Can Schooling and Socio-Economic Level Be a Millstone to a Student's Academic Success?
By using data collected through a survey containing newly enrolled student in Management Engineering at the University of Brussels, we show that even if all students do not come with the same chance of success at university, their working/studying behavior may lessen the burden of the past. Unlike the majority of the literature focusing on deterministic vision of success, we propose a more balanced view of the determining factors of academic success where success is explained both by what the student controls and what he does not control. We indeed take into account by means of a multivariate analysis the background of the student(personal characteristics, schooling and human capital of the family) as well as variables that are related to the study methods and habits of the student such as class attendance, the regularity of study and the study capacity during the exam period. Our results show that the work/studying pays off: the two most relevant factors explaining success are the work/study regularity as well as the number of hours the student studies/works during the exam period. In addition and in contrast with the common belief, both class attendance and guidance courses do not seem to be important to succeed but are the keys in successfully completing the year with a grade.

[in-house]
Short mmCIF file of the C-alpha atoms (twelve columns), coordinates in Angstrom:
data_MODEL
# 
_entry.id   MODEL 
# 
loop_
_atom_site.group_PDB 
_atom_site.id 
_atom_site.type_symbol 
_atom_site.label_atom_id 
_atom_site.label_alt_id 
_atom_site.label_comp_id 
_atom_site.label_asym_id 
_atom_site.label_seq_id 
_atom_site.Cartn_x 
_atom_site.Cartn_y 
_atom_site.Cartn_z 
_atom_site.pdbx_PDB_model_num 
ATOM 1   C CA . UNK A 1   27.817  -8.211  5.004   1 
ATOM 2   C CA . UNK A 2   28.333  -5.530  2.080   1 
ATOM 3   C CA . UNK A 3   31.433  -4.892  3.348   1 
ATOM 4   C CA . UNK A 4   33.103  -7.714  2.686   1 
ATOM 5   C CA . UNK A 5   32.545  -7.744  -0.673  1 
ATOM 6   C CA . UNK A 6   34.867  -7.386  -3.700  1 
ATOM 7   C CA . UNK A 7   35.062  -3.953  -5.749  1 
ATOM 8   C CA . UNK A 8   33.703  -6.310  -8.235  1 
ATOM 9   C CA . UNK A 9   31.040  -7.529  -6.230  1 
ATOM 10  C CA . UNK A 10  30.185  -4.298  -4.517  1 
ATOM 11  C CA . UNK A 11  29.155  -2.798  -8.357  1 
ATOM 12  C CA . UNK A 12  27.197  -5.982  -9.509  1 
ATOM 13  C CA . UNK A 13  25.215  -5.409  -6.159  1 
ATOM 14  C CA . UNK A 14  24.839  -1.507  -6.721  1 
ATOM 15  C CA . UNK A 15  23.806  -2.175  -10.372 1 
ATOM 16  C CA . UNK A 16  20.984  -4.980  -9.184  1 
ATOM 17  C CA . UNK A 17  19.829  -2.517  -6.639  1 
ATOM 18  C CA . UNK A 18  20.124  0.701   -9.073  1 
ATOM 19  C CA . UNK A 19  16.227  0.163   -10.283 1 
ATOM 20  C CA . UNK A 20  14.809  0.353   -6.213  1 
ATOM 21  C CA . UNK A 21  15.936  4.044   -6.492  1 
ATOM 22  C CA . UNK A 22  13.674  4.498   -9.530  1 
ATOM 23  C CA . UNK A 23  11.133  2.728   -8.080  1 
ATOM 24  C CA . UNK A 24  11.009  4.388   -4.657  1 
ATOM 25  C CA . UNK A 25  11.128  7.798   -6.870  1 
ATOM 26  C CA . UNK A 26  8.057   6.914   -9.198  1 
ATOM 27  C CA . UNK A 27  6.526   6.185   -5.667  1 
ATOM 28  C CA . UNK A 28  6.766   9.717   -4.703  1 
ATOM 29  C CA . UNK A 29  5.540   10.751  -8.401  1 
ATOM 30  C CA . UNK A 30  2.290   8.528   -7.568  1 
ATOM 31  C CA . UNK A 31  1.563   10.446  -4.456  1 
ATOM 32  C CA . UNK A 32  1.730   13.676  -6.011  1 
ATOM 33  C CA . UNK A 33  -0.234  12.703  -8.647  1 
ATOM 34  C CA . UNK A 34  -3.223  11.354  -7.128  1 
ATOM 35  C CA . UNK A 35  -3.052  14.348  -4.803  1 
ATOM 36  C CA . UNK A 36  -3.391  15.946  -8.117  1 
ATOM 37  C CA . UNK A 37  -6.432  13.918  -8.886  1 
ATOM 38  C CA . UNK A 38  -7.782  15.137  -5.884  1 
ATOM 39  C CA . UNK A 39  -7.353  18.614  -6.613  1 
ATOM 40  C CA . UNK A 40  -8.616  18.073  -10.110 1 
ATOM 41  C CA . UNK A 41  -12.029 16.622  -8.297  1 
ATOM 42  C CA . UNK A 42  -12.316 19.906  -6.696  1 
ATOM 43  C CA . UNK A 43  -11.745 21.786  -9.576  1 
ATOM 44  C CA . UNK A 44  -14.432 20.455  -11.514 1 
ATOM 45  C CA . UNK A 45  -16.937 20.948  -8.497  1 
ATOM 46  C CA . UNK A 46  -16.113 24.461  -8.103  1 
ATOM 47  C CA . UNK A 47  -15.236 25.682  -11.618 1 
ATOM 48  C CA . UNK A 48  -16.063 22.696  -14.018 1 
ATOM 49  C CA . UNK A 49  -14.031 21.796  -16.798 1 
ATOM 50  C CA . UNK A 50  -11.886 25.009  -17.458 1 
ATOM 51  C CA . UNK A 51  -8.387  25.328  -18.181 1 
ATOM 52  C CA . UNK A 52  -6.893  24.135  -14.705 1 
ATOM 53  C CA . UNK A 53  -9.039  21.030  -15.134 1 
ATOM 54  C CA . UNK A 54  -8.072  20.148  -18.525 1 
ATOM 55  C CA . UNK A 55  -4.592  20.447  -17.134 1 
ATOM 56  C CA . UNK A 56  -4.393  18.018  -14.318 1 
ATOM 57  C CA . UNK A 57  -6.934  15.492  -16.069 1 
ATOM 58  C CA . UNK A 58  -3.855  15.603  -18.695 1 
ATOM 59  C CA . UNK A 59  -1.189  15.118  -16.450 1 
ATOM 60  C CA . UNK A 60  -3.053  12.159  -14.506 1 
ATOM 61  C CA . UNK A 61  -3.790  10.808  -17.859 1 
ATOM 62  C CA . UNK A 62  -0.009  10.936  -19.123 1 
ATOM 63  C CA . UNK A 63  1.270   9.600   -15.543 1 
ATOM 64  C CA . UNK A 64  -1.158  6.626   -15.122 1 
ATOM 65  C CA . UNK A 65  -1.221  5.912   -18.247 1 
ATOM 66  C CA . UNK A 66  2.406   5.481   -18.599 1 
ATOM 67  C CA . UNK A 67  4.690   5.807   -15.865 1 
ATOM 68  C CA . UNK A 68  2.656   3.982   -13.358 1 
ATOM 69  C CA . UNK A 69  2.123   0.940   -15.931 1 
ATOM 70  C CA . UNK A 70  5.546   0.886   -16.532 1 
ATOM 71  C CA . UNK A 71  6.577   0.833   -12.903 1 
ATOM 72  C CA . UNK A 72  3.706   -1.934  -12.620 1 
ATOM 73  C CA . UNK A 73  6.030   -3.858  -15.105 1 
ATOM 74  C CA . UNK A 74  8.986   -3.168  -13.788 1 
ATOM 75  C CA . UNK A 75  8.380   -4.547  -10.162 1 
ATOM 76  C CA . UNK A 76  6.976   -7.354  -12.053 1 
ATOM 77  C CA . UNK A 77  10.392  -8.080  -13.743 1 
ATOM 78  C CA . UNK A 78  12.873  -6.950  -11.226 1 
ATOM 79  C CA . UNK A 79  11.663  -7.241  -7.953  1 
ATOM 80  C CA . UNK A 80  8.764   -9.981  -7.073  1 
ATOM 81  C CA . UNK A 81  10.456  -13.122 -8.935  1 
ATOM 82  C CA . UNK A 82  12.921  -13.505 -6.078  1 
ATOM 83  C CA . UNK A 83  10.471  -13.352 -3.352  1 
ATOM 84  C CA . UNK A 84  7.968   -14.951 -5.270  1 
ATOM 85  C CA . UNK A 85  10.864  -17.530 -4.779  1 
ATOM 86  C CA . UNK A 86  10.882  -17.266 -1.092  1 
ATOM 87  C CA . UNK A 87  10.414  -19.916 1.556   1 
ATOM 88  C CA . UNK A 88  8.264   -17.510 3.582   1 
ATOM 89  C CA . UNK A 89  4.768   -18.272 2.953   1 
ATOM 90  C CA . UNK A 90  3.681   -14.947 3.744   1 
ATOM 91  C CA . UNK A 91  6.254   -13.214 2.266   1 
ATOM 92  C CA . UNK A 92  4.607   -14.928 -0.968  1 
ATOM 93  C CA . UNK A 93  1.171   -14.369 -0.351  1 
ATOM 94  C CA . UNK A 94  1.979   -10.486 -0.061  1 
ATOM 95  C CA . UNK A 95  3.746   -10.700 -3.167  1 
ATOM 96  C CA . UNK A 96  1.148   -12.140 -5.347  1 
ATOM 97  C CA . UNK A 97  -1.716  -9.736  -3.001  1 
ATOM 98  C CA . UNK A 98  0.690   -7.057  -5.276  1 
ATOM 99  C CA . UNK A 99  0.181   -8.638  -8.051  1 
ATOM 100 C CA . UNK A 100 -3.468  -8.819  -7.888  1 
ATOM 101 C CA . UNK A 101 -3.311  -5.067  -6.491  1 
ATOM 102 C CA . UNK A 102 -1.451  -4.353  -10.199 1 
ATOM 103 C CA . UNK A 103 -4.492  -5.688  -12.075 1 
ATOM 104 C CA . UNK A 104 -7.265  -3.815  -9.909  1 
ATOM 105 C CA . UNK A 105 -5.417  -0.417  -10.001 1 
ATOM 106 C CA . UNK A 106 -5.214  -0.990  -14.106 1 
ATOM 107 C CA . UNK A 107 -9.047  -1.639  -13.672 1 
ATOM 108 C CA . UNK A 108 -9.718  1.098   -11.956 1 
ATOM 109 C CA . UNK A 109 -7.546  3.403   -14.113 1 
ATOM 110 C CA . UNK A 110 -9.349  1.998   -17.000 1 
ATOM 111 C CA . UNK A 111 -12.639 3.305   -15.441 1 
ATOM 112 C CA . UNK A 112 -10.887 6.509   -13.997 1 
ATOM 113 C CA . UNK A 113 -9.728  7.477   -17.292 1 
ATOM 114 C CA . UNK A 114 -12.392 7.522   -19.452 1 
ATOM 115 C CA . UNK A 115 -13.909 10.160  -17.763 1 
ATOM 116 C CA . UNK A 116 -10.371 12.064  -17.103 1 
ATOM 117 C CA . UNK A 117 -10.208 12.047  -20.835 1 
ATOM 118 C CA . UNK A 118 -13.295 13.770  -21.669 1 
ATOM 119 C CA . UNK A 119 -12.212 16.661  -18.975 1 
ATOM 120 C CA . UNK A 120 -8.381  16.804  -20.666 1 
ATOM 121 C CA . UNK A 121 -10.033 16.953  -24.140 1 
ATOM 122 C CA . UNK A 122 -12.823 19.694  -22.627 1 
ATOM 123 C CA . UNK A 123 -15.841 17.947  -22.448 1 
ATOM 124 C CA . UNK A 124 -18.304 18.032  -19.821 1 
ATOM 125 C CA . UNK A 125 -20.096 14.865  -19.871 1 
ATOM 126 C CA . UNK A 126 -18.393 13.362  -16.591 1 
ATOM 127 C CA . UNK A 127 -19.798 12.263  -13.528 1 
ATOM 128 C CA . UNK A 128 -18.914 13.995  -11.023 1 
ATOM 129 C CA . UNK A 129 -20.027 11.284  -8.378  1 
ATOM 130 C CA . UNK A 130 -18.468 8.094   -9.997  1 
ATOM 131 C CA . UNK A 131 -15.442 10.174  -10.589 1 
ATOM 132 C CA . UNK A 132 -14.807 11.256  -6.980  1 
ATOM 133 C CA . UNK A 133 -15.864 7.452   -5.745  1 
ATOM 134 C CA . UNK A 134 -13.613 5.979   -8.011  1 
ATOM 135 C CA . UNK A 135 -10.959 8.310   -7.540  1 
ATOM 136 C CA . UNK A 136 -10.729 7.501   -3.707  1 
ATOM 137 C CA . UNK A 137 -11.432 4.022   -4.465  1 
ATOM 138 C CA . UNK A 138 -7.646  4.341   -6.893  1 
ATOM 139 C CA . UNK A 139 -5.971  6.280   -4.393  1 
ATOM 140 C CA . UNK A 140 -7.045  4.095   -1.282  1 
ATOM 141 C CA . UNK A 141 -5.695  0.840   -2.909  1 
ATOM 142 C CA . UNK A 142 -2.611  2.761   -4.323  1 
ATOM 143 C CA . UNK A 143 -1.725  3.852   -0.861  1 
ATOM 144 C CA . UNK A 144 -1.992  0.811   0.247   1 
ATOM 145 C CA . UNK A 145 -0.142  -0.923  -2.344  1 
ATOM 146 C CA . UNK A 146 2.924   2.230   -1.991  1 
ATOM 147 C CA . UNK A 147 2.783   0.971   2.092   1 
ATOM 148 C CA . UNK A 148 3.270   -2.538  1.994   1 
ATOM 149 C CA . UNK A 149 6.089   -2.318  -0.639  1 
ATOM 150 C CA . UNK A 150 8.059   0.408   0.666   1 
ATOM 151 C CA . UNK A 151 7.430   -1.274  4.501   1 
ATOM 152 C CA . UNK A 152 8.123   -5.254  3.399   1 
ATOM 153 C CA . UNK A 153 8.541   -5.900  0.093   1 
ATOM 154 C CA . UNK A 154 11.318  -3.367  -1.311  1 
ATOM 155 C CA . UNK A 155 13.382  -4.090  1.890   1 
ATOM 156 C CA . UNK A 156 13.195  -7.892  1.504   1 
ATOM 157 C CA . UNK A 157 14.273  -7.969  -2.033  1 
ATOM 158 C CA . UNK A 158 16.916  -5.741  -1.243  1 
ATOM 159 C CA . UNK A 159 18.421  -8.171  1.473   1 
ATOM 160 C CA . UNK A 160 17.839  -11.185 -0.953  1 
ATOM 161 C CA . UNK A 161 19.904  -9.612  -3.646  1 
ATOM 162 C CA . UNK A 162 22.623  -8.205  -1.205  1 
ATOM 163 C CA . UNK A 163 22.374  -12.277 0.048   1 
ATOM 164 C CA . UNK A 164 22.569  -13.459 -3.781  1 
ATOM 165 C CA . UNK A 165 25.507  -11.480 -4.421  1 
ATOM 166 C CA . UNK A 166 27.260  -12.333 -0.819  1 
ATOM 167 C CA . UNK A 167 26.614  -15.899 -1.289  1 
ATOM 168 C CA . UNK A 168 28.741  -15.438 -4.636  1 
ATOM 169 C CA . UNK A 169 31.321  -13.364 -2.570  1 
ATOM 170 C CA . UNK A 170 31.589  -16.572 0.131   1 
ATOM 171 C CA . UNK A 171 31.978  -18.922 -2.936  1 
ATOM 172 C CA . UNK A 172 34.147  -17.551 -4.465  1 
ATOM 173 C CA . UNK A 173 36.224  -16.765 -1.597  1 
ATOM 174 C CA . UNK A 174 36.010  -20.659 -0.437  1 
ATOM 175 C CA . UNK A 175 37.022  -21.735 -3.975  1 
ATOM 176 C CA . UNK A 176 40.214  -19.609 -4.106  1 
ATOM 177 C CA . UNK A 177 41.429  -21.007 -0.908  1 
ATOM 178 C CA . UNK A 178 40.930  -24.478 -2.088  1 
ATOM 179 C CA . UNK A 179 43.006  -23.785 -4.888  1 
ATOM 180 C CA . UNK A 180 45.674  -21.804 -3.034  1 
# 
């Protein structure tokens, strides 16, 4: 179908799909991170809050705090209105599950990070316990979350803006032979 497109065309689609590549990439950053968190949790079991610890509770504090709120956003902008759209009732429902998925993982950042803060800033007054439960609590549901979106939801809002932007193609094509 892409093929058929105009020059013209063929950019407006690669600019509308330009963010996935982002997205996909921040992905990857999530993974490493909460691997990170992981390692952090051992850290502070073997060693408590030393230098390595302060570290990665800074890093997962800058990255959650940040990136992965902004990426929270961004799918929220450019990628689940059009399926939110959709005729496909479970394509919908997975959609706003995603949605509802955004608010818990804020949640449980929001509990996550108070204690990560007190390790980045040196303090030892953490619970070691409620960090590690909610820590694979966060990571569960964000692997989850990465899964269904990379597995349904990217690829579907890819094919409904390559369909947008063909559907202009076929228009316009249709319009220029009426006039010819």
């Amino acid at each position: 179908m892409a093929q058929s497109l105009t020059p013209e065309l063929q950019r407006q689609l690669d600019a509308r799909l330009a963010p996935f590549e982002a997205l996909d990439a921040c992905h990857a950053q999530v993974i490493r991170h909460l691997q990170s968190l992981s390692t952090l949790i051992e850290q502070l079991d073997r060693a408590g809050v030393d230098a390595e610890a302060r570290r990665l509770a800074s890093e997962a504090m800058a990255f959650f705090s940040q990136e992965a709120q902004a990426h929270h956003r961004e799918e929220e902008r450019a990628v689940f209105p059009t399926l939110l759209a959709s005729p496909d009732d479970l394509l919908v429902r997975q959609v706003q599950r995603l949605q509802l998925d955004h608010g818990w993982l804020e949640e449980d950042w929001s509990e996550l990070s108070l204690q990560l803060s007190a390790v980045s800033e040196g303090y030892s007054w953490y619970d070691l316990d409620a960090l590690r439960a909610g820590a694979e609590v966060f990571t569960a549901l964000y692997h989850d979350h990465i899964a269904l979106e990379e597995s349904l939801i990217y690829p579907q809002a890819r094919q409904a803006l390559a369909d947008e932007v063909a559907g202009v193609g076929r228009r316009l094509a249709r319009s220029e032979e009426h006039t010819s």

|Date of creation:||Jul 2011|
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